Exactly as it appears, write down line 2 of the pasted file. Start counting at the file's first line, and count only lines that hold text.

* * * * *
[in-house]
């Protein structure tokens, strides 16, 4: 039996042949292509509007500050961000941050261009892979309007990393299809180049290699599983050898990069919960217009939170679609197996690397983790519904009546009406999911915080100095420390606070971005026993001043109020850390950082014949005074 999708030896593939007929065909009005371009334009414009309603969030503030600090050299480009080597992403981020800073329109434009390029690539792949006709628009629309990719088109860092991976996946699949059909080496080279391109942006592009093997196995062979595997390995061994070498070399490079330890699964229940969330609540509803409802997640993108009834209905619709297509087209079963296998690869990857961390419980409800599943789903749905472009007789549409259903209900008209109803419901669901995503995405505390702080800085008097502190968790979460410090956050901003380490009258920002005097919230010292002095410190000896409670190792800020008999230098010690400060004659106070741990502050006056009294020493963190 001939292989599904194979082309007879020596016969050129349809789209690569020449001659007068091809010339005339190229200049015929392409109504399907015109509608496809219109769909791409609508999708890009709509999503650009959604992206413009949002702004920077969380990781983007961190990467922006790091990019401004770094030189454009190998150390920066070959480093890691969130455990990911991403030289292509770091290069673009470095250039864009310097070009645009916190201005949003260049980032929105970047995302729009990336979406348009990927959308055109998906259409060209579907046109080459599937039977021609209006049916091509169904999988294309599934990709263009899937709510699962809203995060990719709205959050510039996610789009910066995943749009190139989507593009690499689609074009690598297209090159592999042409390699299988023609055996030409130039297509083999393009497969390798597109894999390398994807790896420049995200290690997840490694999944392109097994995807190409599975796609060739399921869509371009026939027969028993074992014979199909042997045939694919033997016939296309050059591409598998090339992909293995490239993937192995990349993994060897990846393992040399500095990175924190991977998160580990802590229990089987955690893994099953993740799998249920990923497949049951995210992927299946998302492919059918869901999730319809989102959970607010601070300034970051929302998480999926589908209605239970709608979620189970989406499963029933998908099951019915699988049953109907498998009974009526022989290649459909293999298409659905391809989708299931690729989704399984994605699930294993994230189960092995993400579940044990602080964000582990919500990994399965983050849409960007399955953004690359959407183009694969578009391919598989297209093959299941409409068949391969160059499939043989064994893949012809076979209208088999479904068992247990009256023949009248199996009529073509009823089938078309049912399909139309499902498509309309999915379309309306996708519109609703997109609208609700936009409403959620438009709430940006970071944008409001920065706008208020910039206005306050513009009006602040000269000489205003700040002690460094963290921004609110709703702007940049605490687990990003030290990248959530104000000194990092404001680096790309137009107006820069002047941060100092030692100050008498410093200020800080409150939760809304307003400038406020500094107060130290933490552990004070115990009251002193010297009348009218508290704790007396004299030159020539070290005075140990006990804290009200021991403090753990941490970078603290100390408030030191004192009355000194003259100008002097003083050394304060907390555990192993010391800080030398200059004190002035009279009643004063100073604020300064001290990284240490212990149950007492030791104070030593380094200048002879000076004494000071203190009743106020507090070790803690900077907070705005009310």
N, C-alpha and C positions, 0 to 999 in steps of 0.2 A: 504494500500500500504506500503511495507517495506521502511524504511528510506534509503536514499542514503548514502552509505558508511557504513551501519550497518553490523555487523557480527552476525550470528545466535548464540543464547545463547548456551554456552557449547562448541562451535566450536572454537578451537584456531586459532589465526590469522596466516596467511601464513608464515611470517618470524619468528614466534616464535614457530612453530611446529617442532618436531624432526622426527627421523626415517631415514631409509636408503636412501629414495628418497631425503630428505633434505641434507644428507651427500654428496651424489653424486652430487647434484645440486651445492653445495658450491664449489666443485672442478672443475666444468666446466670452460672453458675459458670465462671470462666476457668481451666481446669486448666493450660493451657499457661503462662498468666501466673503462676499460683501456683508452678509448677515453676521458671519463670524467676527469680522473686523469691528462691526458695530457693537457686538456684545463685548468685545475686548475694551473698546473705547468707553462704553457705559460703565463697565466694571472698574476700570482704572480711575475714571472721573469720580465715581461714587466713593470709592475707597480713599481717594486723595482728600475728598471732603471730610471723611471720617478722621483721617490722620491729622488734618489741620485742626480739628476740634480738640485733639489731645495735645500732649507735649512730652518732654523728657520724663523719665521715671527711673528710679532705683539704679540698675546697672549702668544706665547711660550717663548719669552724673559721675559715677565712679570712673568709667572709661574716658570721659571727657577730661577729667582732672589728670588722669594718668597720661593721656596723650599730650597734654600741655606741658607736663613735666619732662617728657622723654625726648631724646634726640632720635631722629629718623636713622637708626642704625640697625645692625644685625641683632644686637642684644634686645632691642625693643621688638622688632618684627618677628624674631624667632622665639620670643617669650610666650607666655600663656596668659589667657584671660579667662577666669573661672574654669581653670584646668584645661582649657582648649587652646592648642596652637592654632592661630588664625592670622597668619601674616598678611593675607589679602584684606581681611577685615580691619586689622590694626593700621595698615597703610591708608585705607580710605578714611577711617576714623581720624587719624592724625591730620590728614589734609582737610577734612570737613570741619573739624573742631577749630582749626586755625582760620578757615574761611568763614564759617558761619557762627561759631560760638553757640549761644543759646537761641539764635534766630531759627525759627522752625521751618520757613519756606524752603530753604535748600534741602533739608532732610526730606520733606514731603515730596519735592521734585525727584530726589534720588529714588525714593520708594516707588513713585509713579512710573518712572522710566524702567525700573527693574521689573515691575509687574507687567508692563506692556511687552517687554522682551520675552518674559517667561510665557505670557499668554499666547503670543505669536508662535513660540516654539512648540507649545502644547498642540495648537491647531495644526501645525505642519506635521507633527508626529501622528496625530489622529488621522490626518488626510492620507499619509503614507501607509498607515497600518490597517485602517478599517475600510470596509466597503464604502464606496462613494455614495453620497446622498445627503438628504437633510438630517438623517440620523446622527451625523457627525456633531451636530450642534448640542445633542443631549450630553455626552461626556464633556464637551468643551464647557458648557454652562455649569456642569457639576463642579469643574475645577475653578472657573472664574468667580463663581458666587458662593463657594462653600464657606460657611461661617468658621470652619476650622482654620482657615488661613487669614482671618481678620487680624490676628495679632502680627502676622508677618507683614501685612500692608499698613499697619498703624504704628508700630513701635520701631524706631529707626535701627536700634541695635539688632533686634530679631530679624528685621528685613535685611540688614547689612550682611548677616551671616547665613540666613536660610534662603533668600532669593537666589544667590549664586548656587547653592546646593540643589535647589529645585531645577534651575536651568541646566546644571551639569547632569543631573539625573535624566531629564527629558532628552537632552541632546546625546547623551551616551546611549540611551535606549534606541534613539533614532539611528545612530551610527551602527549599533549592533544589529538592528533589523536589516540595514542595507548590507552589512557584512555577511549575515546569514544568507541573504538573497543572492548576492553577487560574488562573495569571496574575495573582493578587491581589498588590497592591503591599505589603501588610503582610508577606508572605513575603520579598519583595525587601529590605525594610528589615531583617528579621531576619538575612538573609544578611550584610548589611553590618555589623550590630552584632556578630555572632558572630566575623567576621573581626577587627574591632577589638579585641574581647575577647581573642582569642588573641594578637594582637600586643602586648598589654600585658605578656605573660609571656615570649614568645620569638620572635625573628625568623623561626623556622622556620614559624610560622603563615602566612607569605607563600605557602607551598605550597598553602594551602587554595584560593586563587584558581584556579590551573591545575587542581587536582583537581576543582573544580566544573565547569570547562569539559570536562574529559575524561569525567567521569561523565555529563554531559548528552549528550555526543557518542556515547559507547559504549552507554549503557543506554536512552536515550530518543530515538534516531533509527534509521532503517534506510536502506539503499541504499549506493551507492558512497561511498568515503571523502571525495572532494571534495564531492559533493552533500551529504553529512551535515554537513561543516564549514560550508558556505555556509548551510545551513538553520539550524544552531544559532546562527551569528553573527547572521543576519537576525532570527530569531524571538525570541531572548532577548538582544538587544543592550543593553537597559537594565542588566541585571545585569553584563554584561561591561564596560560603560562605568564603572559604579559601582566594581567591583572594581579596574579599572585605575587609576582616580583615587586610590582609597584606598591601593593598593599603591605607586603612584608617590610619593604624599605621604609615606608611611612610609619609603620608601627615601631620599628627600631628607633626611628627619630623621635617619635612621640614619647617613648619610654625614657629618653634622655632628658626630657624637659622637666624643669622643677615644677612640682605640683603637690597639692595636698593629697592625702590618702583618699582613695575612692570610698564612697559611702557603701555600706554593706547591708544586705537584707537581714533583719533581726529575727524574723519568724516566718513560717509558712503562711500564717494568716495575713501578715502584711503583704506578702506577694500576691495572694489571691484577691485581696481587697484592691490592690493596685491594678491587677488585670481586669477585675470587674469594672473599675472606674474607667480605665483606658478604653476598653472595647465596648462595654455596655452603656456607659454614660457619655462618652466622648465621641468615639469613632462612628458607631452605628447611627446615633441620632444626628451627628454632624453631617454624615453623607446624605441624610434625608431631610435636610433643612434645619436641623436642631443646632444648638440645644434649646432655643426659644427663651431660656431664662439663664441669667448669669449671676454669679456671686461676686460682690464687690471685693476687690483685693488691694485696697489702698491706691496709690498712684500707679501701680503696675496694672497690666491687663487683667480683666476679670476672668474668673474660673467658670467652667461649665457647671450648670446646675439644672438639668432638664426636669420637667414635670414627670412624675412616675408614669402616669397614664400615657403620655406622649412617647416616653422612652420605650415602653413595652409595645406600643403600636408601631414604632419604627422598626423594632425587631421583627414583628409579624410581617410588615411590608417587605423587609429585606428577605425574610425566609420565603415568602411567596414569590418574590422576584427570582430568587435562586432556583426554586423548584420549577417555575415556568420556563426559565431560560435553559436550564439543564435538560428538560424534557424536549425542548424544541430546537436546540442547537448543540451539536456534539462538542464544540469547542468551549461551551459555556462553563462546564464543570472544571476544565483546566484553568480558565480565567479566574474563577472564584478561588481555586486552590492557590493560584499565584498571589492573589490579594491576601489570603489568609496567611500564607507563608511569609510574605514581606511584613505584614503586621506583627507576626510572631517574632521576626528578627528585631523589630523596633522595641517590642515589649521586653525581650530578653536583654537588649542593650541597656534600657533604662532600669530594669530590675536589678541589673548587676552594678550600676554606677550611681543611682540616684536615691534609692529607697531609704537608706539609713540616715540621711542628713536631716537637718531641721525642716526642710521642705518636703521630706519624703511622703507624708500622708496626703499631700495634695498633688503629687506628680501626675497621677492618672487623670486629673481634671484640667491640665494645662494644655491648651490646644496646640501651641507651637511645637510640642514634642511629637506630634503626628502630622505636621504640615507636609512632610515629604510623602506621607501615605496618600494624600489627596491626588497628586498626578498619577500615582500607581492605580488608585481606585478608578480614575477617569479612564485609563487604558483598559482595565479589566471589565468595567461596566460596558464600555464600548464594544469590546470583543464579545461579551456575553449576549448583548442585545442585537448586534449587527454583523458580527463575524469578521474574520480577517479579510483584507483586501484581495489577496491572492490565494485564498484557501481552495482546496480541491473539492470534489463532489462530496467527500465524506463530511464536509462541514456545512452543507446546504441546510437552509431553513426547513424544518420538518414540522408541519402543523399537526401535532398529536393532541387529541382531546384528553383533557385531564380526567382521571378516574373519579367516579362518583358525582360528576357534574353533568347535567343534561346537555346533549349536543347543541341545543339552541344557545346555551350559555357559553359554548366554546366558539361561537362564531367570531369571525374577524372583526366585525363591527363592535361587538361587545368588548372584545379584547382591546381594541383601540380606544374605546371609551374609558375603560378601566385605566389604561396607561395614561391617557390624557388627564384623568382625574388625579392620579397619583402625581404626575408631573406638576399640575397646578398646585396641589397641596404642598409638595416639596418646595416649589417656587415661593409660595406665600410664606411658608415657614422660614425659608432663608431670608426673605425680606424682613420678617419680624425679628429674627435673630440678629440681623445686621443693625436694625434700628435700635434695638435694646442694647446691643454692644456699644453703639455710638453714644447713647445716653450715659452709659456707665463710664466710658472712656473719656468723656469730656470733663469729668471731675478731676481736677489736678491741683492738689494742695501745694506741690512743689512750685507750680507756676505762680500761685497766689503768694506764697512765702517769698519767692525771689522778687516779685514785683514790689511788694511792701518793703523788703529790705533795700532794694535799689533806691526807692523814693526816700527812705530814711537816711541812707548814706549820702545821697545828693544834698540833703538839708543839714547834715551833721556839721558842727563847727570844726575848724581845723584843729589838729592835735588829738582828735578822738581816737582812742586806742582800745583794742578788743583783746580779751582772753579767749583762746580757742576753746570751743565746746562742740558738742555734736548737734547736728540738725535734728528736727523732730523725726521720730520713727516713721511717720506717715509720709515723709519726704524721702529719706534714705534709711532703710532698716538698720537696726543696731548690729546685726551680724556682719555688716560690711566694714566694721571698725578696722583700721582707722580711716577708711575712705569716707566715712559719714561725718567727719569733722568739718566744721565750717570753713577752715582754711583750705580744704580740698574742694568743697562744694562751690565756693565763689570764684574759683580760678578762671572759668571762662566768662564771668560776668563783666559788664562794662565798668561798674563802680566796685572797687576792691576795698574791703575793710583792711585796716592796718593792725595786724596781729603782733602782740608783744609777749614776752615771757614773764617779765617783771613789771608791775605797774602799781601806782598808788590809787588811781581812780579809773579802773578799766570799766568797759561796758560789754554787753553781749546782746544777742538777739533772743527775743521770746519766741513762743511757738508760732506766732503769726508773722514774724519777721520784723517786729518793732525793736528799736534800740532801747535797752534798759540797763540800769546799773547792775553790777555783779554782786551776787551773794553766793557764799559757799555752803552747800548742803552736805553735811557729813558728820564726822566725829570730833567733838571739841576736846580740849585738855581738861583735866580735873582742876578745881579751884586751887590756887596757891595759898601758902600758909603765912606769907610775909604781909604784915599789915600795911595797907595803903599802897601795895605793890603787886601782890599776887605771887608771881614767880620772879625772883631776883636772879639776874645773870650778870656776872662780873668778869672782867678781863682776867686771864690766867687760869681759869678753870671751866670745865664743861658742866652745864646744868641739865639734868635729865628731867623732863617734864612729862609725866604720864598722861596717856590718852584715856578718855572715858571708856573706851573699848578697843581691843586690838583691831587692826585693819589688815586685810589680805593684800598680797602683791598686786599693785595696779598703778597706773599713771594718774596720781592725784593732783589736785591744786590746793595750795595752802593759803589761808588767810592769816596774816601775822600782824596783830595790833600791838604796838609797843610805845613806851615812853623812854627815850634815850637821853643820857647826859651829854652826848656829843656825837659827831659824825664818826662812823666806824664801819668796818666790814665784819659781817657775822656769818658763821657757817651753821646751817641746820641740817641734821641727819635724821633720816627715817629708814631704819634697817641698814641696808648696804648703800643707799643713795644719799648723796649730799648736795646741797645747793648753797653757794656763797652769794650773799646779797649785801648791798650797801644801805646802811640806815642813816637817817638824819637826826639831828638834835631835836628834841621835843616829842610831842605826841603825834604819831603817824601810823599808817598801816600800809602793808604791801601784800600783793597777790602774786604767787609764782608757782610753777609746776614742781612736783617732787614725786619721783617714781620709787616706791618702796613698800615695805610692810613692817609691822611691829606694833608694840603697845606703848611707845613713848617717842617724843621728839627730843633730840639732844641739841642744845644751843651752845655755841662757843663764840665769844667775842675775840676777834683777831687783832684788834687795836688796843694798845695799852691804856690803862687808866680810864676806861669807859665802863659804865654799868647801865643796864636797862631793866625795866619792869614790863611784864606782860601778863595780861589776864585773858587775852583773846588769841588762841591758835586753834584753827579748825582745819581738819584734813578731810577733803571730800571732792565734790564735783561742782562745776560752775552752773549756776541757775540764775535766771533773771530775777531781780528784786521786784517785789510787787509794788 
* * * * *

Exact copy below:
């Protein structure tokens, strides 16, 4: 039996042949292509509007500050961000941050261009892979309007990393299809180049290699599983050898990069919960217009939170679609197996690397983790519904009546009406999911915080100095420390606070971005026993001043109020850390950082014949005074 999708030896593939007929065909009005371009334009414009309603969030503030600090050299480009080597992403981020800073329109434009390029690539792949006709628009629309990719088109860092991976996946699949059909080496080279391109942006592009093997196995062979595997390995061994070498070399490079330890699964229940969330609540509803409802997640993108009834209905619709297509087209079963296998690869990857961390419980409800599943789903749905472009007789549409259903209900008209109803419901669901995503995405505390702080800085008097502190968790979460410090956050901003380490009258920002005097919230010292002095410190000896409670190792800020008999230098010690400060004659106070741990502050006056009294020493963190 001939292989599904194979082309007879020596016969050129349809789209690569020449001659007068091809010339005339190229200049015929392409109504399907015109509608496809219109769909791409609508999708890009709509999503650009959604992206413009949002702004920077969380990781983007961190990467922006790091990019401004770094030189454009190998150390920066070959480093890691969130455990990911991403030289292509770091290069673009470095250039864009310097070009645009916190201005949003260049980032929105970047995302729009990336979406348009990927959308055109998906259409060209579907046109080459599937039977021609209006049916091509169904999988294309599934990709263009899937709510699962809203995060990719709205959050510039996610789009910066995943749009190139989507593009690499689609074009690598297209090159592999042409390699299988023609055996030409130039297509083999393009497969390798597109894999390398994807790896420049995200290690997840490694999944392109097994995807190409599975796609060739399921869509371009026939027969028993074992014979199909042997045939694919033997016939296309050059591409598998090339992909293995490239993937192995990349993994060897990846393992040399500095990175924190991977998160580990802590229990089987955690893994099953993740799998249920990923497949049951995210992927299946998302492919059918869901999730319809989102959970607010601070300034970051929302998480999926589908209605239970709608979620189970989406499963029933998908099951019915699988049953109907498998009974009526022989290649459909293999298409659905391809989708299931690729989704399984994605699930294993994230189960092995993400579940044990602080964000582990919500990994399965983050849409960007399955953004690359959407183009694969578009391919598989297209093959299941409409068949391969160059499939043989064994893949012809076979209208088999479904068992247990009256023949009248199996009529073509009823089938078309049912399909139309499902498509309309999915379309309306996708519109609703997109609208609700936009409403959620438009709430940006970071944008409001920065706008208020910039206005306050513009009006602040000269000489205003700040002690460094963290921004609110709703702007940049605490687990990003030290990248959530104000000194990092404001680096790309137009107006820069002047941060100092030692100050008498410093200020800080409150939760809304307003400038406020500094107060130290933490552990004070115990009251002193010297009348009218508290704790007396004299030159020539070290005075140990006990804290009200021991403090753990941490970078603290100390408030030191004192009355000194003259100008002097003083050394304060907390555990192993010391800080030398200059004190002035009279009643004063100073604020300064001290990284240490212990149950007492030791104070030593380094200048002879000076004494000071203190009743106020507090070790803690900077907070705005009310």